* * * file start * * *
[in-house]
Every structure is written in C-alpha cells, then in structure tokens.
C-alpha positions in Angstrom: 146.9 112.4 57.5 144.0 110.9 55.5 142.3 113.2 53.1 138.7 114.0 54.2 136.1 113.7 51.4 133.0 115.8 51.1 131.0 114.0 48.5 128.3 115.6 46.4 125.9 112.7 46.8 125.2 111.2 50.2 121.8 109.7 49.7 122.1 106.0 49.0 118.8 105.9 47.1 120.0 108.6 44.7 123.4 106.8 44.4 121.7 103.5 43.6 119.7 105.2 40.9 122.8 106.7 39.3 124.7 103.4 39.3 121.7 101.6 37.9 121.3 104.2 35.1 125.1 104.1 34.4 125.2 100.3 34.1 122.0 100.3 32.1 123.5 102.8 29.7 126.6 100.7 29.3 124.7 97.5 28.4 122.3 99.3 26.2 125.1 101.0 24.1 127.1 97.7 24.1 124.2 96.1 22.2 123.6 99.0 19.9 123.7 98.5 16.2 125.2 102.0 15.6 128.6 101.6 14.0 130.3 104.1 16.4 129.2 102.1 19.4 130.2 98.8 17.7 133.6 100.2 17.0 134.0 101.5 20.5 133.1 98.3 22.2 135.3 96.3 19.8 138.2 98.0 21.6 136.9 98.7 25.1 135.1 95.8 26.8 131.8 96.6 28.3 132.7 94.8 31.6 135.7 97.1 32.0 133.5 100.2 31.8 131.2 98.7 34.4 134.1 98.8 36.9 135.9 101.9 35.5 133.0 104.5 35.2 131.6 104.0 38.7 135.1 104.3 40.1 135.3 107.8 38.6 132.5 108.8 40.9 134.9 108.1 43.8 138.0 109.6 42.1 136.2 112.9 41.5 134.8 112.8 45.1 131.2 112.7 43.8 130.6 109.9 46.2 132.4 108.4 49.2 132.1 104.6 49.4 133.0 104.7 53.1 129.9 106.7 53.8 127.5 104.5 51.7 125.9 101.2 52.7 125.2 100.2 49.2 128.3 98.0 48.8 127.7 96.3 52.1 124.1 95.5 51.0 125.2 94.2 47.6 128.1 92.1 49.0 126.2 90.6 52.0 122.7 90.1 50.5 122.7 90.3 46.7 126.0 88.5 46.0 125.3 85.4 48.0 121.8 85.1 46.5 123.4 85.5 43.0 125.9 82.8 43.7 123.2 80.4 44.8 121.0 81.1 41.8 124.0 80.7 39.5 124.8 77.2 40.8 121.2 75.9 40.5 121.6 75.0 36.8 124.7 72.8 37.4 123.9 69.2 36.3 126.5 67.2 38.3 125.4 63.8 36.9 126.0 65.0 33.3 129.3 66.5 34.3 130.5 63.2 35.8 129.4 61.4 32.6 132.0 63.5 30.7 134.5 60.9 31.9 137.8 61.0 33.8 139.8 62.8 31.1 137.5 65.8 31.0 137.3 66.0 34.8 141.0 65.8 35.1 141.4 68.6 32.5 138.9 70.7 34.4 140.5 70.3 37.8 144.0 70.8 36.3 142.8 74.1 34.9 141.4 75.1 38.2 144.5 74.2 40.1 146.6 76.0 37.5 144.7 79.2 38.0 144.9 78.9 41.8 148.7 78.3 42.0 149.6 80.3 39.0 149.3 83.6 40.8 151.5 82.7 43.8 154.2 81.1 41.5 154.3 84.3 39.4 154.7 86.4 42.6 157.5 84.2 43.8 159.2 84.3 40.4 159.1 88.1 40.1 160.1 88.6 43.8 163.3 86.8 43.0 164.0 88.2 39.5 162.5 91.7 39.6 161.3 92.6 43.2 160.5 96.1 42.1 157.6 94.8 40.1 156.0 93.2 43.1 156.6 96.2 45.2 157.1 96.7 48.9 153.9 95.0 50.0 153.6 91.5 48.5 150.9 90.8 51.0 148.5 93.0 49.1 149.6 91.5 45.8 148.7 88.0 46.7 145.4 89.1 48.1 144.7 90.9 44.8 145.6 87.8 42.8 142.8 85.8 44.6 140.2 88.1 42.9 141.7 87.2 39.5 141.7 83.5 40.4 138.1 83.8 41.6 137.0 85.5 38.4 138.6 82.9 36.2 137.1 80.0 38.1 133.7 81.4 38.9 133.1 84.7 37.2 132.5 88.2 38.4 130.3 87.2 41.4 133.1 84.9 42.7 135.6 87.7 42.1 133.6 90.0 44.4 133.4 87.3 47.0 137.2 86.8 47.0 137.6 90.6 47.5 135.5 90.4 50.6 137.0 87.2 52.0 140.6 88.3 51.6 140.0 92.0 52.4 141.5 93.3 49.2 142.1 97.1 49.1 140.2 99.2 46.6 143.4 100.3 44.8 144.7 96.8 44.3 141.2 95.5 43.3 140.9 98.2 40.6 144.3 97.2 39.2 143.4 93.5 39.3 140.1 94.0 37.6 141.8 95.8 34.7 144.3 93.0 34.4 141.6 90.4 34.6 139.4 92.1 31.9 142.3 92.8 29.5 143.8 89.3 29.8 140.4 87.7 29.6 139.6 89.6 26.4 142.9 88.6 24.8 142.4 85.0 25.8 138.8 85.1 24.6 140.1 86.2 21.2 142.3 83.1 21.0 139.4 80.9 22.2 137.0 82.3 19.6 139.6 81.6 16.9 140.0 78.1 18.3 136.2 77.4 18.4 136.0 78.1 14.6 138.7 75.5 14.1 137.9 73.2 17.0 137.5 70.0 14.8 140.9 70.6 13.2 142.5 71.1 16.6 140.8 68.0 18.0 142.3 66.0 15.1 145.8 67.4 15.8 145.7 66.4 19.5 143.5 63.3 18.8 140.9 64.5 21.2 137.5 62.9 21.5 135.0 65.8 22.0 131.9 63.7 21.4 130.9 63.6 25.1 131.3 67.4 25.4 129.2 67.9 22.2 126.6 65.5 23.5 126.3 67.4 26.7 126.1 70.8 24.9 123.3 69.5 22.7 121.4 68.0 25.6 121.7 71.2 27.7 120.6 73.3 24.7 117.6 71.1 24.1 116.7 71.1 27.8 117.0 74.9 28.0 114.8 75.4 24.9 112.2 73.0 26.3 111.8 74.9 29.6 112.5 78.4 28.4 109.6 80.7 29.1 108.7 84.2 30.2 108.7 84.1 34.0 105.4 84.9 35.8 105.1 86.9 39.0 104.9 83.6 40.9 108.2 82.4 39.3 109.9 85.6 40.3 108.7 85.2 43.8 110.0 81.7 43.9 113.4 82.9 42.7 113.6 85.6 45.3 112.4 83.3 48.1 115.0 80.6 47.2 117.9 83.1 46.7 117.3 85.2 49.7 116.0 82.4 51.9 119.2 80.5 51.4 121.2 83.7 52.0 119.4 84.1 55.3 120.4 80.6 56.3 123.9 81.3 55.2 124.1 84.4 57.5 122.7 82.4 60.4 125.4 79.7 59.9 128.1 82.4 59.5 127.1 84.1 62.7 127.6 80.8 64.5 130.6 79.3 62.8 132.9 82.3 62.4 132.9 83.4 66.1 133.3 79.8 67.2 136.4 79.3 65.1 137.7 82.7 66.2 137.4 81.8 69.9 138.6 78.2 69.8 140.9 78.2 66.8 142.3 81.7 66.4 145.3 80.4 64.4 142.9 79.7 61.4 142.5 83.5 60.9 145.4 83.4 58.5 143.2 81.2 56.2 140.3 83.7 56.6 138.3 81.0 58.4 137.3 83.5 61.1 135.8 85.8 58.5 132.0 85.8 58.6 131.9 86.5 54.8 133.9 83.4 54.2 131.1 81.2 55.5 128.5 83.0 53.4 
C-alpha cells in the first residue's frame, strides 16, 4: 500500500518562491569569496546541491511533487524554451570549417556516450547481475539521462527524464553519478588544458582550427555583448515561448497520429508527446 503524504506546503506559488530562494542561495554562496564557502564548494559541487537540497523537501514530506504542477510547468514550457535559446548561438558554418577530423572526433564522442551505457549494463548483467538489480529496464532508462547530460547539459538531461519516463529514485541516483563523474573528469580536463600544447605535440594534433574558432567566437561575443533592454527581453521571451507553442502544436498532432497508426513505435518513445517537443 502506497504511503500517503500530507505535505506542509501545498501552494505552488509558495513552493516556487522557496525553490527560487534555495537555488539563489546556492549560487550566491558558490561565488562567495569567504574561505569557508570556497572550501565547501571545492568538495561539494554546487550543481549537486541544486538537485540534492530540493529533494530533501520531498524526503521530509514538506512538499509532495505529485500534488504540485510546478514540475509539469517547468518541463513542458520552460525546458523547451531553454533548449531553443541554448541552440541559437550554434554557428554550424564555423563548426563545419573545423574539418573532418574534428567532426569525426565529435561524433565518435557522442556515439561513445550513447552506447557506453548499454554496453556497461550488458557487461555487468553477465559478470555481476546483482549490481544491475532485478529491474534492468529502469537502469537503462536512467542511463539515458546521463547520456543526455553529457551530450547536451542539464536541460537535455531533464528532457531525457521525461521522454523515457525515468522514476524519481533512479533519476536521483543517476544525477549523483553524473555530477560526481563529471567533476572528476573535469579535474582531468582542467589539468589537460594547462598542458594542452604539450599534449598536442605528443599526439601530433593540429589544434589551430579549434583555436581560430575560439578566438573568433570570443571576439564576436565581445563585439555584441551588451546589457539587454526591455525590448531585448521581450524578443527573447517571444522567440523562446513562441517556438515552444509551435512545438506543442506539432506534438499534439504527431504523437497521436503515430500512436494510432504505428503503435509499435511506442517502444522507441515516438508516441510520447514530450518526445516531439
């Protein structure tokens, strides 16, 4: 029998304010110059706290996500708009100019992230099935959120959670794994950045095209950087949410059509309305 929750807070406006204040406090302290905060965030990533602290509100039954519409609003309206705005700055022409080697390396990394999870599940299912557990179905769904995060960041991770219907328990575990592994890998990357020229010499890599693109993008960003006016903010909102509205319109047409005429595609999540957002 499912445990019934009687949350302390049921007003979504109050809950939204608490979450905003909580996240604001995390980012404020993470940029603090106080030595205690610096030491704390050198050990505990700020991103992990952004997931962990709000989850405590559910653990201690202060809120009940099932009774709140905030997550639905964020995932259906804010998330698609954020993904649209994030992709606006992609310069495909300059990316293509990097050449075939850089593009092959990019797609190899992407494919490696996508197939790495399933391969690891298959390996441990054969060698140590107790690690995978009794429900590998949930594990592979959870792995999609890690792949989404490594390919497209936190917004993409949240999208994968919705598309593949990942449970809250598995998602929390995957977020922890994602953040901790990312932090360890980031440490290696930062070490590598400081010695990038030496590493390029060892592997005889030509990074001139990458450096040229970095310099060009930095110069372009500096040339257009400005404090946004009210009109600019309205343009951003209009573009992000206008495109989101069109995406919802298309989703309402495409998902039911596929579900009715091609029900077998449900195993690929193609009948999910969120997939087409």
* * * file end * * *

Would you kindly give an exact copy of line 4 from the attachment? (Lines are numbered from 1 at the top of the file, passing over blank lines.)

C-alpha cells in the first residue's frame, strides 16, 4: 500500500518562491569569496546541491511533487524554451570549417556516450547481475539521462527524464553519478588544458582550427555583448515561448497520429508527446 503524504506546503506559488530562494542561495554562496564557502564548494559541487537540497523537501514530506504542477510547468514550457535559446548561438558554418577530423572526433564522442551505457549494463548483467538489480529496464532508462547530460547539459538531461519516463529514485541516483563523474573528469580536463600544447605535440594534433574558432567566437561575443533592454527581453521571451507553442502544436498532432497508426513505435518513445517537443 502506497504511503500517503500530507505535505506542509501545498501552494505552488509558495513552493516556487522557496525553490527560487534555495537555488539563489546556492549560487550566491558558490561565488562567495569567504574561505569557508570556497572550501565547501571545492568538495561539494554546487550543481549537486541544486538537485540534492530540493529533494530533501520531498524526503521530509514538506512538499509532495505529485500534488504540485510546478514540475509539469517547468518541463513542458520552460525546458523547451531553454533548449531553443541554448541552440541559437550554434554557428554550424564555423563548426563545419573545423574539418573532418574534428567532426569525426565529435561524433565518435557522442556515439561513445550513447552506447557506453548499454554496453556497461550488458557487461555487468553477465559478470555481476546483482549490481544491475532485478529491474534492468529502469537502469537503462536512467542511463539515458546521463547520456543526455553529457551530450547536451542539464536541460537535455531533464528532457531525457521525461521522454523515457525515468522514476524519481533512479533519476536521483543517476544525477549523483553524473555530477560526481563529471567533476572528476573535469579535474582531468582542467589539468589537460594547462598542458594542452604539450599534449598536442605528443599526439601530433593540429589544434589551430579549434583555436581560430575560439578566438573568433570570443571576439564576436565581445563585439555584441551588451546589457539587454526591455525590448531585448521581450524578443527573447517571444522567440523562446513562441517556438515552444509551435512545438506543442506539432506534438499534439504527431504523437497521436503515430500512436494510432504505428503503435509499435511506442517502444522507441515516438508516441510520447514530450518526445516531439